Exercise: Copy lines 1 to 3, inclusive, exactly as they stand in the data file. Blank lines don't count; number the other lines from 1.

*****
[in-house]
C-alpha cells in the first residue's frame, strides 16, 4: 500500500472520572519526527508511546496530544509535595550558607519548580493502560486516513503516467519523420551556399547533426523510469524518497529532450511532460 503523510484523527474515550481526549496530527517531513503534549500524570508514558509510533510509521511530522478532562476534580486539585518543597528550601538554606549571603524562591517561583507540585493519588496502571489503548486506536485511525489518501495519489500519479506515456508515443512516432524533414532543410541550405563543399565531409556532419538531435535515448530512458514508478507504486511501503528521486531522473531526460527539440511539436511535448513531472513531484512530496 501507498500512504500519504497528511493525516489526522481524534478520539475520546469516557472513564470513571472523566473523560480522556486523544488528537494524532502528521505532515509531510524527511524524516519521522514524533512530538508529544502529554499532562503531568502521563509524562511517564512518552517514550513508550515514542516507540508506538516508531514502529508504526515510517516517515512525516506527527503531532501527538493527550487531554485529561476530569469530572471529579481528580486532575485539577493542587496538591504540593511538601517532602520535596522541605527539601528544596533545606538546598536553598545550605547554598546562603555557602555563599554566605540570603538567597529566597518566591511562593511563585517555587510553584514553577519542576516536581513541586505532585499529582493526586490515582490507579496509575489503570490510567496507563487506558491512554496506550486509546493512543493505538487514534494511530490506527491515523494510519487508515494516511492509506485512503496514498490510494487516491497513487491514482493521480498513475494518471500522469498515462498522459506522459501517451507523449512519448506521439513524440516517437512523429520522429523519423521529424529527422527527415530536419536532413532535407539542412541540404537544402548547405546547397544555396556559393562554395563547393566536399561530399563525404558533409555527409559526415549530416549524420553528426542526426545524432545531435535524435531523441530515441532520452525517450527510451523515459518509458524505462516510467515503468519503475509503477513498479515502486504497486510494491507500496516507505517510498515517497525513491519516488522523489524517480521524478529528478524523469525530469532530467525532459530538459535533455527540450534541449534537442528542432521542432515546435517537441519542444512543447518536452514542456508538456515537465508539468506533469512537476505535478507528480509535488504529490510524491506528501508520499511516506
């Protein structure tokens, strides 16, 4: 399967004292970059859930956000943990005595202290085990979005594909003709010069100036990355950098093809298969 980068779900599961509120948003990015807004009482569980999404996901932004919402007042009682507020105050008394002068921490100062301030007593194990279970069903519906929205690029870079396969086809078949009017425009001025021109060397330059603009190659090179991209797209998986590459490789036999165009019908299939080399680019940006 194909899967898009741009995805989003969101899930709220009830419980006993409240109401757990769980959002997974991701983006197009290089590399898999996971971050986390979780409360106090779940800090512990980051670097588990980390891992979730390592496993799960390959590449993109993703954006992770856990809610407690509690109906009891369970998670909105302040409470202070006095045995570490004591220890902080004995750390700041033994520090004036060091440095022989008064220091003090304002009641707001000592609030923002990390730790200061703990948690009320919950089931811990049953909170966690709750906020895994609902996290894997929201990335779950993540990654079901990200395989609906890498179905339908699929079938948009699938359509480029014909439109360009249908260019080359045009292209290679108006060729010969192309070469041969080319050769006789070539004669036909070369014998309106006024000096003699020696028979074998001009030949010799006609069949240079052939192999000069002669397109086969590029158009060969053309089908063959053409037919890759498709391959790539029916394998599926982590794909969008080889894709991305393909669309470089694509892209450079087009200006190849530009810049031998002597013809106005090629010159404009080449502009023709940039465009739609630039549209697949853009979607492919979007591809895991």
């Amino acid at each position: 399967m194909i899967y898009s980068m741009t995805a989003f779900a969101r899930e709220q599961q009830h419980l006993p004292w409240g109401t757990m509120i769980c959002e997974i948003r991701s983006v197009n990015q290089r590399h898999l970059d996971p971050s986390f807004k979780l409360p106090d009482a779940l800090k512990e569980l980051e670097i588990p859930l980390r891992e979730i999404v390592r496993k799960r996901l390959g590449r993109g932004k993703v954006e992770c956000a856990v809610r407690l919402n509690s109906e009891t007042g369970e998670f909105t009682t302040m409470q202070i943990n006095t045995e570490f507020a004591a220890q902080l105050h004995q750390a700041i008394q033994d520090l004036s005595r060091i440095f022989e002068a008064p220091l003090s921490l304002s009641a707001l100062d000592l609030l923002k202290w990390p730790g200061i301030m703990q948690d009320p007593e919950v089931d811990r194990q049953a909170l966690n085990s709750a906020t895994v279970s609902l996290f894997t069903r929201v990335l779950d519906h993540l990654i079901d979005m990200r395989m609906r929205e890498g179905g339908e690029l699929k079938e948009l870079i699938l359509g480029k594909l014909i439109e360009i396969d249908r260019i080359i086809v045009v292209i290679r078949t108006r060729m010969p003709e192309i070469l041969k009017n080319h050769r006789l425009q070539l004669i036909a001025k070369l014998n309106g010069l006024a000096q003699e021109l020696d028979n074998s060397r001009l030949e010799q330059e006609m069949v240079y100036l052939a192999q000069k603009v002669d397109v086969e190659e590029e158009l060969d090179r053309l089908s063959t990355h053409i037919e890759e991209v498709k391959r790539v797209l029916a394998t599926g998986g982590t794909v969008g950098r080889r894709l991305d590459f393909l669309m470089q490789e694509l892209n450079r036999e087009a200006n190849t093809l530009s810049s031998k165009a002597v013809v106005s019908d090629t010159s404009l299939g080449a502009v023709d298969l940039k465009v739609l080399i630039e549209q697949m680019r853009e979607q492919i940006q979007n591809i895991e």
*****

[in-house]
C-alpha cells in the first residue's frame, strides 16, 4: 500500500472520572519526527508511546496530544509535595550558607519548580493502560486516513503516467519523420551556399547533426523510469524518497529532450511532460 503523510484523527474515550481526549496530527517531513503534549500524570508514558509510533510509521511530522478532562476534580486539585518543597528550601538554606549571603524562591517561583507540585493519588496502571489503548486506536485511525489518501495519489500519479506515456508515443512516432524533414532543410541550405563543399565531409556532419538531435535515448530512458514508478507504486511501503528521486531522473531526460527539440511539436511535448513531472513531484512530496 501507498500512504500519504497528511493525516489526522481524534478520539475520546469516557472513564470513571472523566473523560480522556486523544488528537494524532502528521505532515509531510524527511524524516519521522514524533512530538508529544502529554499532562503531568502521563509524562511517564512518552517514550513508550515514542516507540508506538516508531514502529508504526515510517516517515512525516506527527503531532501527538493527550487531554485529561476530569469530572471529579481528580486532575485539577493542587496538591504540593511538601517532602520535596522541605527539601528544596533545606538546598536553598545550605547554598546562603555557602555563599554566605540570603538567597529566597518566591511562593511563585517555587510553584514553577519542576516536581513541586505532585499529582493526586490515582490507579496509575489503570490510567496507563487506558491512554496506550486509546493512543493505538487514534494511530490506527491515523494510519487508515494516511492509506485512503496514498490510494487516491497513487491514482493521480498513475494518471500522469498515462498522459506522459501517451507523449512519448506521439513524440516517437512523429520522429523519423521529424529527422527527415530536419536532413532535407539542412541540404537544402548547405546547397544555396556559393562554395563547393566536399561530399563525404558533409555527409559526415549530416549524420553528426542526426545524432545531435535524435531523441530515441532520452525517450527510451523515459518509458524505462516510467515503468519503475509503477513498479515502486504497486510494491507500496516507505517510498515517497525513491519516488522523489524517480521524478529528478524523469525530469532530467525532459530538459535533455527540450534541449534537442528542432521542432515546435517537441519542444512543447518536452514542456508538456515537465508539468506533469512537476505535478507528480509535488504529490510524491506528501508520499511516506
């Protein structure tokens, strides 16, 4: 399967004292970059859930956000943990005595202290085990979005594909003709010069100036990355950098093809298969 980068779900599961509120948003990015807004009482569980999404996901932004919402007042009682507020105050008394002068921490100062301030007593194990279970069903519906929205690029870079396969086809078949009017425009001025021109060397330059603009190659090179991209797209998986590459490789036999165009019908299939080399680019940006 194909899967898009741009995805989003969101899930709220009830419980006993409240109401757990769980959002997974991701983006197009290089590399898999996971971050986390979780409360106090779940800090512990980051670097588990980390891992979730390592496993799960390959590449993109993703954006992770856990809610407690509690109906009891369970998670909105302040409470202070006095045995570490004591220890902080004995750390700041033994520090004036060091440095022989008064220091003090304002009641707001000592609030923002990390730790200061703990948690009320919950089931811990049953909170966690709750906020895994609902996290894997929201990335779950993540990654079901990200395989609906890498179905339908699929079938948009699938359509480029014909439109360009249908260019080359045009292209290679108006060729010969192309070469041969080319050769006789070539004669036909070369014998309106006024000096003699020696028979074998001009030949010799006609069949240079052939192999000069002669397109086969590029158009060969053309089908063959053409037919890759498709391959790539029916394998599926982590794909969008080889894709991305393909669309470089694509892209450079087009200006190849530009810049031998002597013809106005090629010159404009080449502009023709940039465009739609630039549209697949853009979607492919979007591809895991």